4 Healthy Tips to Learn from Other Food Cultures

What you eat is an accumulation of your life experiences. That is, your food preferences are connections to memories, family, and places you've lived. Your culture is at the center of what you prefer on your plate. But for many Americans, it's a struggle to identify a food culture, especially compared to people born in other countries where food culture is more engrained and prideful. American food culture, like America itself, is a mash up of many different cultures and often struggles to have its own, singular identity. Most food historians note that this is because America is a wealthy country with the luxury of many imports and food options. 

Here are some of the healthy and more traditional components of other food cultures that we can learn from and incorporate at home. 

French Food Culture: Eat In Courses

A traditional four-course French meal goes like this: 1) vegetable starter; 2) main course incorporating a protein and starch; 3) simple salad with cheese; 4) dessert that is typically a fruit. The beauty of serving meals in courses like this is that people are most hungry at the beginning of the meal, when the vegetable course is served and diners are most likely to eat their veggies (a pain-point for many American households). Also, when meals are served in courses, there are no other food distractions at the table. The only food to focus on is the course right in front of the eaters. Finally, when it comes to the dessert course, this is often a simple fruit course, such as a peach or some grapes.

Mexican Food Culture: Season Well

Traditional Mexican foods do not shy away from seasonings. Even a simple vegetable dish, such as corn, is well-seasoned in Mexican food culture. Seasoning foods well is key to making everything, from vegetables to meats to basked goods more delicious and crave-inducing. Common spices and flavor-popping ingredients used in Mexican cooking include garlic, onions, chilies (like jalapeno and chipotle), cinnamon, cumin, oregano, allspice, achiote, lime, cloves, thyme, peppercorns, and cacao. It is common for several tablespoons of these spices to be incorporated into Mexican dishes.

Greek Food Culture: Master Healthy Fats

The highly regarded Mediterranean style of eating never had to endure fat phobia, as American culture experienced (and still suffers from). Instead, this food culture often embraces fats and leans toward those that have high ratios of monounsaturated fat, which research shows is an excellent choice for cardiovascular health and fighting off inflammation. Some of the healthy fat choices that are prominent in Greek food culture are olive oil and olives, avocados and avocado oil, fish and seafood, as well as nuts and seeds.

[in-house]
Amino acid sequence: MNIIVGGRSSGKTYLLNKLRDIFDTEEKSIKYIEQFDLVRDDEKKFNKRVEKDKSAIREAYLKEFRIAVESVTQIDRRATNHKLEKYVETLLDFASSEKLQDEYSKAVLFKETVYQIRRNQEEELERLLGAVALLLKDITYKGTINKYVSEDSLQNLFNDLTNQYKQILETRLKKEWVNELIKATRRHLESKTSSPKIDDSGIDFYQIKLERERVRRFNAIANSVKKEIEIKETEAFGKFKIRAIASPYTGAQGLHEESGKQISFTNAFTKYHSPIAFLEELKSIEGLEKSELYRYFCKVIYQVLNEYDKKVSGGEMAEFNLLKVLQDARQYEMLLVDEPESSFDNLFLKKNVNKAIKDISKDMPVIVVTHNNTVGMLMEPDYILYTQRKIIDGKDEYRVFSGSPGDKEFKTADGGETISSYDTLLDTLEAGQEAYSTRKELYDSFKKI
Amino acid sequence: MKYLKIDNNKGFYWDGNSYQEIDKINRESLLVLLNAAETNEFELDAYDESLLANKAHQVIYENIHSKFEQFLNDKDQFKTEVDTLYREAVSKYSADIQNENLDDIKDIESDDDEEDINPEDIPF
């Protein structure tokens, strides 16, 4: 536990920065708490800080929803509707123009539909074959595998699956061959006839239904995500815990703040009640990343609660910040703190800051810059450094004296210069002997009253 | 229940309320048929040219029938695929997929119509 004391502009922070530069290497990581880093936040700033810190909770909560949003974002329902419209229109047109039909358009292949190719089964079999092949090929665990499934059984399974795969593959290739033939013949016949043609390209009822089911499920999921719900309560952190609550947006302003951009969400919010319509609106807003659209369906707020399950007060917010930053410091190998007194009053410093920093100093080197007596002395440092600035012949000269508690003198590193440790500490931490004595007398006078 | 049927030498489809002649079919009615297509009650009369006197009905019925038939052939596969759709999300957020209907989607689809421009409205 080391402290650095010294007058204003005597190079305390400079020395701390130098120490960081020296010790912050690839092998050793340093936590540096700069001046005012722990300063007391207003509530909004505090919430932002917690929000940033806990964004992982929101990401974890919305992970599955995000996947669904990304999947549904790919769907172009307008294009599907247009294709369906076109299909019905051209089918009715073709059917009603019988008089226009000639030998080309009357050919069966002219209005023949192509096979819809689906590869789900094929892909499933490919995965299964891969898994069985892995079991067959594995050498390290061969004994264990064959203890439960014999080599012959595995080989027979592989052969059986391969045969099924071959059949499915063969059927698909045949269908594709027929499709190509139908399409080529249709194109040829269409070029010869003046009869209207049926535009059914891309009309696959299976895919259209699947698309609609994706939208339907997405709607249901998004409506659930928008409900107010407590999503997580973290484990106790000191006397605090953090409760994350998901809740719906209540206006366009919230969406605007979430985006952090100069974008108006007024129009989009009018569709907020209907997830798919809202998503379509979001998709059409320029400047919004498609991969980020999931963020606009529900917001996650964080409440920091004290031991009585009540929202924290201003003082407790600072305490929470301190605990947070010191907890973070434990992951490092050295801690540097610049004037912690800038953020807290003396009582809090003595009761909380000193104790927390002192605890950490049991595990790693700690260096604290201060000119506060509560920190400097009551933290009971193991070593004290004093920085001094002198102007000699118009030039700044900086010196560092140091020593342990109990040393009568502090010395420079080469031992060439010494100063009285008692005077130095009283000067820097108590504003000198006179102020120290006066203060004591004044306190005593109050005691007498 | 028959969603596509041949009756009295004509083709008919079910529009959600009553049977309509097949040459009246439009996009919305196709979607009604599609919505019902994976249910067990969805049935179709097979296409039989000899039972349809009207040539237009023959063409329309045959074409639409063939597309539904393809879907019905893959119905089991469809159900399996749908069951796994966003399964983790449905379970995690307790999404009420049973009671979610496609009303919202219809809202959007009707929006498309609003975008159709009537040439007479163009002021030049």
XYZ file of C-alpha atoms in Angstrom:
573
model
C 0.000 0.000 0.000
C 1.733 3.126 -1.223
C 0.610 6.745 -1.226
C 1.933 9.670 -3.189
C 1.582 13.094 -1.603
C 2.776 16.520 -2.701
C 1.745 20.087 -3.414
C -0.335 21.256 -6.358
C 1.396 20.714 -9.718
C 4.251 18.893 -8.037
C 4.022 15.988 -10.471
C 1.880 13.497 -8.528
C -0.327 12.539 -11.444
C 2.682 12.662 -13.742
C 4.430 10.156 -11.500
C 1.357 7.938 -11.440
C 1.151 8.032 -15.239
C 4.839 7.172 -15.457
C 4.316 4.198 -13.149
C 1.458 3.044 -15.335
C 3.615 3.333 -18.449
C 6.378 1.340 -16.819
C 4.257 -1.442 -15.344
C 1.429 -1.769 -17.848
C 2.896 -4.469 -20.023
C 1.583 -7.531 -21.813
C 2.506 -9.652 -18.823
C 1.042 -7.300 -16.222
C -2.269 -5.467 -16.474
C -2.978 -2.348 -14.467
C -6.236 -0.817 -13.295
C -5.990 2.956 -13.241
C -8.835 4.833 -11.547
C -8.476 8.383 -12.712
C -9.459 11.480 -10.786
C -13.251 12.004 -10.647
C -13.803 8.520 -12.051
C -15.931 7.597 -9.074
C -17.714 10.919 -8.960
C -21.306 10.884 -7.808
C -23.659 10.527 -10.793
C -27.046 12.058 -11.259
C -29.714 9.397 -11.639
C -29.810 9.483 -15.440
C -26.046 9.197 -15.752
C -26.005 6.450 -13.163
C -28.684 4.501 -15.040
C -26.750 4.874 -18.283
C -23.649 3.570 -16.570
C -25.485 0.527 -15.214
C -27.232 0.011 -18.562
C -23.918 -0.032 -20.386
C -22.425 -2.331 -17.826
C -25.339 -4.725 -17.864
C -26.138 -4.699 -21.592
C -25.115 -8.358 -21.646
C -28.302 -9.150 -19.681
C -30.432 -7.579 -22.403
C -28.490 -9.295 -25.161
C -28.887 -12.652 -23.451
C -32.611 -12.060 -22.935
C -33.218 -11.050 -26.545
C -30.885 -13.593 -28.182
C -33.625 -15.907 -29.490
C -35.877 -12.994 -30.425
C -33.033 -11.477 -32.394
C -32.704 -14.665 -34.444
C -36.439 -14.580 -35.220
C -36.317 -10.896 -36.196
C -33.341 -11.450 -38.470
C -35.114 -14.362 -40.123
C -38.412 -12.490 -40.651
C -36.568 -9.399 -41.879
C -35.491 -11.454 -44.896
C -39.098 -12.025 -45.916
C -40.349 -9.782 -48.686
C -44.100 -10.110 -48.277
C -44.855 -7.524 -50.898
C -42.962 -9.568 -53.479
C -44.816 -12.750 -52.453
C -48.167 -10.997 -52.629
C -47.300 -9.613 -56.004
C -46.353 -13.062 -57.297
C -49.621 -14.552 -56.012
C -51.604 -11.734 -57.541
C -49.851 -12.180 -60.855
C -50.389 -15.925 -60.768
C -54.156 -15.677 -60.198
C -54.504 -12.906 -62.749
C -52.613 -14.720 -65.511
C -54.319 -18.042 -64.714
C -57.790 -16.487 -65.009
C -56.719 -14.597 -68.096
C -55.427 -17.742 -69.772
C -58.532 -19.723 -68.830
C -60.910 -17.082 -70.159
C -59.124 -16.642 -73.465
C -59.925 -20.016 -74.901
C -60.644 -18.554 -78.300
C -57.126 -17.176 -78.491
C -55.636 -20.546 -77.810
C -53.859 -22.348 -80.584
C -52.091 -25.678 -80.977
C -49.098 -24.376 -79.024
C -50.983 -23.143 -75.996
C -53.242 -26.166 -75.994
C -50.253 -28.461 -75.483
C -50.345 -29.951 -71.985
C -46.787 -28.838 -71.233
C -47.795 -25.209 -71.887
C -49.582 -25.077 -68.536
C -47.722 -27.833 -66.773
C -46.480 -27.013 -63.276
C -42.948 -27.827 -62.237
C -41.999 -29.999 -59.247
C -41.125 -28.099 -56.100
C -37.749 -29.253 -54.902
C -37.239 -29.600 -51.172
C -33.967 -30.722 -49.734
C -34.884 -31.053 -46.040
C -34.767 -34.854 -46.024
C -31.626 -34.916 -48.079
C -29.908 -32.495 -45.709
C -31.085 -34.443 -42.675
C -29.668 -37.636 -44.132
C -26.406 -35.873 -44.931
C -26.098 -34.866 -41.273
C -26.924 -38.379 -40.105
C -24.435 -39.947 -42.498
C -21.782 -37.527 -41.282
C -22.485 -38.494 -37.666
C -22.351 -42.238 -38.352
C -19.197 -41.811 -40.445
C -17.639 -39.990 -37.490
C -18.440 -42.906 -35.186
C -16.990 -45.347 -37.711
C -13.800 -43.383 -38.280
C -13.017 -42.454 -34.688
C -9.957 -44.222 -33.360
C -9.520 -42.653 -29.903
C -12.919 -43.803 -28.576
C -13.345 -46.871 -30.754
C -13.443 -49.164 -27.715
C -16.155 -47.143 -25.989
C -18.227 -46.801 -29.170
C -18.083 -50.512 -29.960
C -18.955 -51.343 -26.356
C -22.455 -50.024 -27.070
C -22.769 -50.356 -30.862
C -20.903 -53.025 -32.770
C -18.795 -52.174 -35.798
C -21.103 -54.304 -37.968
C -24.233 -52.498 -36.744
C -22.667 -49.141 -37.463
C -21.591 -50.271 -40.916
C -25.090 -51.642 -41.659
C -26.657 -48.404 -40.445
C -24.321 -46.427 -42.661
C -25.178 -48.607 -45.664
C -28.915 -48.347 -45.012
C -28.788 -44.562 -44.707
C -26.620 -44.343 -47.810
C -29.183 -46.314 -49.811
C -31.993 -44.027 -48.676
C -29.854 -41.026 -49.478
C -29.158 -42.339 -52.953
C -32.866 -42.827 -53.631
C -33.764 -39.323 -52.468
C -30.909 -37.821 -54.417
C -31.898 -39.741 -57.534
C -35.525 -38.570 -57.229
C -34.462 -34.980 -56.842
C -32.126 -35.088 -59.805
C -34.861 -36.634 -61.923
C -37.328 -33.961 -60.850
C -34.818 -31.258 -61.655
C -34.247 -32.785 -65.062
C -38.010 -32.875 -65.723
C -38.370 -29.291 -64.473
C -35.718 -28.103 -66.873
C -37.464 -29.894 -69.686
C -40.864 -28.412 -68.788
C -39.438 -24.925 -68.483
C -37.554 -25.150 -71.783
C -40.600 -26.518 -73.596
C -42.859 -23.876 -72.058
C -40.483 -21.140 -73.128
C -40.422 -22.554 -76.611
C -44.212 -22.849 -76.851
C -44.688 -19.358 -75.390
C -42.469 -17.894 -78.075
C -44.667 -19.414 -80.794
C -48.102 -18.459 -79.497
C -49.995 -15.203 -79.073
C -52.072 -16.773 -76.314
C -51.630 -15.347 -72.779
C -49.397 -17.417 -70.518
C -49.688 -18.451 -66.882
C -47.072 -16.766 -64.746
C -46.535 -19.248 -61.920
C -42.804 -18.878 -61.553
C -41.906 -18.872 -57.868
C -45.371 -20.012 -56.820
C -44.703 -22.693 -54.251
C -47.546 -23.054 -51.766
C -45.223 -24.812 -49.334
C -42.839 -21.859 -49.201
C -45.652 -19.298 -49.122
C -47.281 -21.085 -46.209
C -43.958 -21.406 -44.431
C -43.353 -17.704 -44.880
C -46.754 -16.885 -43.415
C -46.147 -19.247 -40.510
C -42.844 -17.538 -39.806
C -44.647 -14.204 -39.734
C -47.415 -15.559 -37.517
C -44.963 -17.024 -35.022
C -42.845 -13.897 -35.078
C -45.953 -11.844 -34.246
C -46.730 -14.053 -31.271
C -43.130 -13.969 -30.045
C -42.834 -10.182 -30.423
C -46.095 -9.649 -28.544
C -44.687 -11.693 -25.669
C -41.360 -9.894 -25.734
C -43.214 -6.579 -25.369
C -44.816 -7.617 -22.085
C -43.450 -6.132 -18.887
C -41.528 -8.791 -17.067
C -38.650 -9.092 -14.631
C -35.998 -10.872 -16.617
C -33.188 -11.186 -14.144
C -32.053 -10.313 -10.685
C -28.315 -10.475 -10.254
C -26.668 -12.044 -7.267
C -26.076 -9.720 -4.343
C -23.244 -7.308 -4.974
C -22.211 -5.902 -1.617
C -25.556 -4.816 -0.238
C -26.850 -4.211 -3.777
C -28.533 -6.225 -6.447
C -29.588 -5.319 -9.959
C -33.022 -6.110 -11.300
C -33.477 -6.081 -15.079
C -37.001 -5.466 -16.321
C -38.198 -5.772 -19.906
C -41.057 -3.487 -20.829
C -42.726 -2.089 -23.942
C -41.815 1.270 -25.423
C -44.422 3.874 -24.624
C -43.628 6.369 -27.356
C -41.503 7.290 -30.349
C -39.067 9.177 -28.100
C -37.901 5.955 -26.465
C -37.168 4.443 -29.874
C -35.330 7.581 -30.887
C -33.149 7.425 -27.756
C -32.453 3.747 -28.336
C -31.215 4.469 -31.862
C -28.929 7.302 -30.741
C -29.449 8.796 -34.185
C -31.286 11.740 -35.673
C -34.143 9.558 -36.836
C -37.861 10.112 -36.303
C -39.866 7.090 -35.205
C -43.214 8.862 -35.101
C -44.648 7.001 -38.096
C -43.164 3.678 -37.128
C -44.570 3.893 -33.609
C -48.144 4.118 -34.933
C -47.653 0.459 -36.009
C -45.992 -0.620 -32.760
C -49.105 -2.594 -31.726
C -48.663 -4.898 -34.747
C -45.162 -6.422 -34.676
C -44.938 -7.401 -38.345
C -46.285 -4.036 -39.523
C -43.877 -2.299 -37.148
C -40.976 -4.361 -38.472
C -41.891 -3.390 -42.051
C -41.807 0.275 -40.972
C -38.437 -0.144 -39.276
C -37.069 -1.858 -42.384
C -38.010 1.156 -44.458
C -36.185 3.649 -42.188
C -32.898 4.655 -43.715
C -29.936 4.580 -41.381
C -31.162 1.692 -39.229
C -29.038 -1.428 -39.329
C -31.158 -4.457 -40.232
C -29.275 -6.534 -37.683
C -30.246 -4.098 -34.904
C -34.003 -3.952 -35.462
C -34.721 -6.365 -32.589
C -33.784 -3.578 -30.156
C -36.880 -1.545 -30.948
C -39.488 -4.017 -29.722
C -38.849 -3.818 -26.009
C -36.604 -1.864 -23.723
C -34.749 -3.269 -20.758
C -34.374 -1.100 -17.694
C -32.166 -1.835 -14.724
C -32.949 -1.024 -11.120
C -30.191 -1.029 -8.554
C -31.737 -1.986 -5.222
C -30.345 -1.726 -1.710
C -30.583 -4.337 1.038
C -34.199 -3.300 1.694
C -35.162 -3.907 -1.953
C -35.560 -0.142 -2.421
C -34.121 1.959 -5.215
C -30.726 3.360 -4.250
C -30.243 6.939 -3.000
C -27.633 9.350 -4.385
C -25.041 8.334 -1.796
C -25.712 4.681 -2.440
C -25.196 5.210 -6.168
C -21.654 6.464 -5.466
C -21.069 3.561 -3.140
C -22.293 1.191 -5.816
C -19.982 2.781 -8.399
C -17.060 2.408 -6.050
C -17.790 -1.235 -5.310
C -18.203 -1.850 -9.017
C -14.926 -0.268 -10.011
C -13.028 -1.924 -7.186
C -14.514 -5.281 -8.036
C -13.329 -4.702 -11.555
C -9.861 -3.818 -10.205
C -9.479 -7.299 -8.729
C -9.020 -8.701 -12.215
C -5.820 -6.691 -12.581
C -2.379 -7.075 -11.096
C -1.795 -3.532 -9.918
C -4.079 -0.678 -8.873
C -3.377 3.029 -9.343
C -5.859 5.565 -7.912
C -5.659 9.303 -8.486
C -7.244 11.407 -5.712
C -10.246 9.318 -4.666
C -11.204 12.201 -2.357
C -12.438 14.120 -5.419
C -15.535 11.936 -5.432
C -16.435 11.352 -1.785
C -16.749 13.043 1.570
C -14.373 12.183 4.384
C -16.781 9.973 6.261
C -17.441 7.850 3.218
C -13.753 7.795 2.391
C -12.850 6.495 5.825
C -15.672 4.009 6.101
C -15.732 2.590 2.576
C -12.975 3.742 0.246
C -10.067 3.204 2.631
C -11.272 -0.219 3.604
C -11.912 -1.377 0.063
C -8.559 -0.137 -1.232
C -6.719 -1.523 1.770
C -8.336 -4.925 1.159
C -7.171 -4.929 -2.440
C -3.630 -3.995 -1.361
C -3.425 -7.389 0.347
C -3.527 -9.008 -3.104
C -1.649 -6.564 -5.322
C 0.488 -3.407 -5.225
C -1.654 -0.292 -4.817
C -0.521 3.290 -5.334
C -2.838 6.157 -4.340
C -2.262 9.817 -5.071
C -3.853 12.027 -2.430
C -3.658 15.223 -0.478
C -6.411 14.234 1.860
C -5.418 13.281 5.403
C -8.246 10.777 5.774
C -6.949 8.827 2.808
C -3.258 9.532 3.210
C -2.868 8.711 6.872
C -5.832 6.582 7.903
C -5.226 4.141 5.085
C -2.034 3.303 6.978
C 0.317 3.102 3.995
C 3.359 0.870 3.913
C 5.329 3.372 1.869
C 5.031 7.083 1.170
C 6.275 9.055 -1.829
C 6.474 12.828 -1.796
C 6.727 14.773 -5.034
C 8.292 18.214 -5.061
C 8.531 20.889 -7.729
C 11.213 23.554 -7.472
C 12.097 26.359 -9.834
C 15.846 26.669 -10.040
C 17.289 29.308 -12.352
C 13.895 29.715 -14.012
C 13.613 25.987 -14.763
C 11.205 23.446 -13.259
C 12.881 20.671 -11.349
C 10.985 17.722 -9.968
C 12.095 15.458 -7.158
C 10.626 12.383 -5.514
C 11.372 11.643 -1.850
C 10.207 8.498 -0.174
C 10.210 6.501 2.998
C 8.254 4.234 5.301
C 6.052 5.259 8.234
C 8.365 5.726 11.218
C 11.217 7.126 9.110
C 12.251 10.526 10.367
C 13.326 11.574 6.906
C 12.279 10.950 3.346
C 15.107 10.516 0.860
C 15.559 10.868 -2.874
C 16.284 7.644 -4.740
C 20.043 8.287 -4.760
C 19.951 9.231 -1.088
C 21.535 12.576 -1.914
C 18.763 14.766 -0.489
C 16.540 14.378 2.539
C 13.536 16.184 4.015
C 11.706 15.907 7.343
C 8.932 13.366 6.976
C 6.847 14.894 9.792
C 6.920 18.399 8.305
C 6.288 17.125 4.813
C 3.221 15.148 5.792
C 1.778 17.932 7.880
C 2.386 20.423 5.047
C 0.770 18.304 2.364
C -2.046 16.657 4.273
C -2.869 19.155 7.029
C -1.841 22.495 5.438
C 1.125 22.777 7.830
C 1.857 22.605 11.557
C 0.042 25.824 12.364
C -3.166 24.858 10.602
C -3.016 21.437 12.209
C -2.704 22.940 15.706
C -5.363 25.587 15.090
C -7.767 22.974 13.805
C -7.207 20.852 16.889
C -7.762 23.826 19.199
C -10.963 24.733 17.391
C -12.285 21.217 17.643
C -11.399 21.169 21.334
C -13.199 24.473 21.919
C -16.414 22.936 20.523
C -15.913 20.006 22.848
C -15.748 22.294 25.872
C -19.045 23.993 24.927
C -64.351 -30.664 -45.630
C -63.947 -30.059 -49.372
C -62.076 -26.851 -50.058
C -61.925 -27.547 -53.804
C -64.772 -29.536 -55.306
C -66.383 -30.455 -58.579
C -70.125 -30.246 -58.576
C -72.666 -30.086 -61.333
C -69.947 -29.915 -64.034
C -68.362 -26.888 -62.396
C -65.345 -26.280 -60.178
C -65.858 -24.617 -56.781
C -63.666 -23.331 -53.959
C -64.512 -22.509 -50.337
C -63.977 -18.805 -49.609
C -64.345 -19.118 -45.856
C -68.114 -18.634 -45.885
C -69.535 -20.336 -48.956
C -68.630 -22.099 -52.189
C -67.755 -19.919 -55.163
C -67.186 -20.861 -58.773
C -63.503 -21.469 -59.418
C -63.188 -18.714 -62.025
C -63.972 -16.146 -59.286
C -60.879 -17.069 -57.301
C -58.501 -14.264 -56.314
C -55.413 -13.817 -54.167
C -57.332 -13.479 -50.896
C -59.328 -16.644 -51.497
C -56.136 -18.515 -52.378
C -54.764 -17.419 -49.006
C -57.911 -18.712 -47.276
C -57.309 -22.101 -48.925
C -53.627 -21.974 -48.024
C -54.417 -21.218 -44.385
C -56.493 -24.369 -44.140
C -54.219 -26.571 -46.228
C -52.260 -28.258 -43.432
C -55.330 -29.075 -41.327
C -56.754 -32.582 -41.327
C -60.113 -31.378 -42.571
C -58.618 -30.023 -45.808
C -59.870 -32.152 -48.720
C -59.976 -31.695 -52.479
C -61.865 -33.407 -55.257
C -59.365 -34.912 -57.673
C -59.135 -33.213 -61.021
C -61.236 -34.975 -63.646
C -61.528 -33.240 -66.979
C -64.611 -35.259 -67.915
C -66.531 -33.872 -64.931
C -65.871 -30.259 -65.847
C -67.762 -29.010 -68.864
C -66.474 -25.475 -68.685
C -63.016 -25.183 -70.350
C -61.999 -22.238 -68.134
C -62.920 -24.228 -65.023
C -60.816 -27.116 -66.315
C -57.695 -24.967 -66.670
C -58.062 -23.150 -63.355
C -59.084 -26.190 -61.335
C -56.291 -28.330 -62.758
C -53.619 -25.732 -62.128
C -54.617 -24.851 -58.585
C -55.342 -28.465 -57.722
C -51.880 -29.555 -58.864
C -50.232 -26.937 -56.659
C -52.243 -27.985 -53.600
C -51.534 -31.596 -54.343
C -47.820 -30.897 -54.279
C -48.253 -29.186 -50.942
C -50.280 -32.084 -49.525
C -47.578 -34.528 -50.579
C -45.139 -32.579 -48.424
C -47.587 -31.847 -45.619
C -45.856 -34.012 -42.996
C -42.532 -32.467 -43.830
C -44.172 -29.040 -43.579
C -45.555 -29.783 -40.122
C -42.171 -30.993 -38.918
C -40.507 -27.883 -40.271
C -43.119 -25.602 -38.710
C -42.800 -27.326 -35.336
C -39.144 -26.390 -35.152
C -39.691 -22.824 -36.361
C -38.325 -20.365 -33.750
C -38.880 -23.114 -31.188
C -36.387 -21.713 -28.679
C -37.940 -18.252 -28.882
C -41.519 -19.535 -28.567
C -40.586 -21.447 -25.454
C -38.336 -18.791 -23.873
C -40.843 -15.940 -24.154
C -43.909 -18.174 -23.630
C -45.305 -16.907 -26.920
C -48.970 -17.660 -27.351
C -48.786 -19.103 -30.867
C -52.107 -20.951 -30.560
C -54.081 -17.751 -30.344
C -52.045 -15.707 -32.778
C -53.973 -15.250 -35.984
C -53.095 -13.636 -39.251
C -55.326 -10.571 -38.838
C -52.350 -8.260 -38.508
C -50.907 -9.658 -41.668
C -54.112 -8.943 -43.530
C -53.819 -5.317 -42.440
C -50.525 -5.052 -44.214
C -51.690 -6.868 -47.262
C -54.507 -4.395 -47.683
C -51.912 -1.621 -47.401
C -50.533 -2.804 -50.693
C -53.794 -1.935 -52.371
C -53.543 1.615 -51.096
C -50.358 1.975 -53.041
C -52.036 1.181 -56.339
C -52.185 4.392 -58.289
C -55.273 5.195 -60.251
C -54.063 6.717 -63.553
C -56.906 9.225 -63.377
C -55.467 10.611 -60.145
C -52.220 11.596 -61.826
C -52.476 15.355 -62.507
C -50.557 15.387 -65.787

Japanese Food Culture: Eat In The Season

Like some other food cultures, traditional Japanese food culture relies heavily on the foods that are in season. While some foods, such as rice, miso, and pickled vegetables are staples served year round, other dishes fluctuate based on Shun, a Japanese word that refers to seasonal ingredients, as well as the time of year when a certain food is at its freshest and most flavorful, according to Bokksu. Even certain fish and seafood have traditional seasons in Japanese food culture. For example, spring is the season for herring, cuttlefish, rockfish, and sardines. Whereas summer is the best season for eel and uni (sea urchin). While there are seasonal foods in America (peaches in summer, for example), we are less conditioned to build our meals around seasonal foods because many of them are available year-round. 

What examples can you borrow from these other food cultures to incorporate into a healthful style of eating for you? Whether you try serving meals in courses (like the French), seasoning foods more aggressively (as in Mexican food culture), embracing fats high in monounsaturated fatty acids (like Greek cuisine does), or building meals around in-season foods (similar to Japanese food culture), these techniques can boost healthy habits at home. 

 

Jessie Shafer is a registered dietitian-nutritionist, team member at The Real Food Dietitians, former magazine editor, and busy mom of two who loves to try and learn from other food cultures.

 






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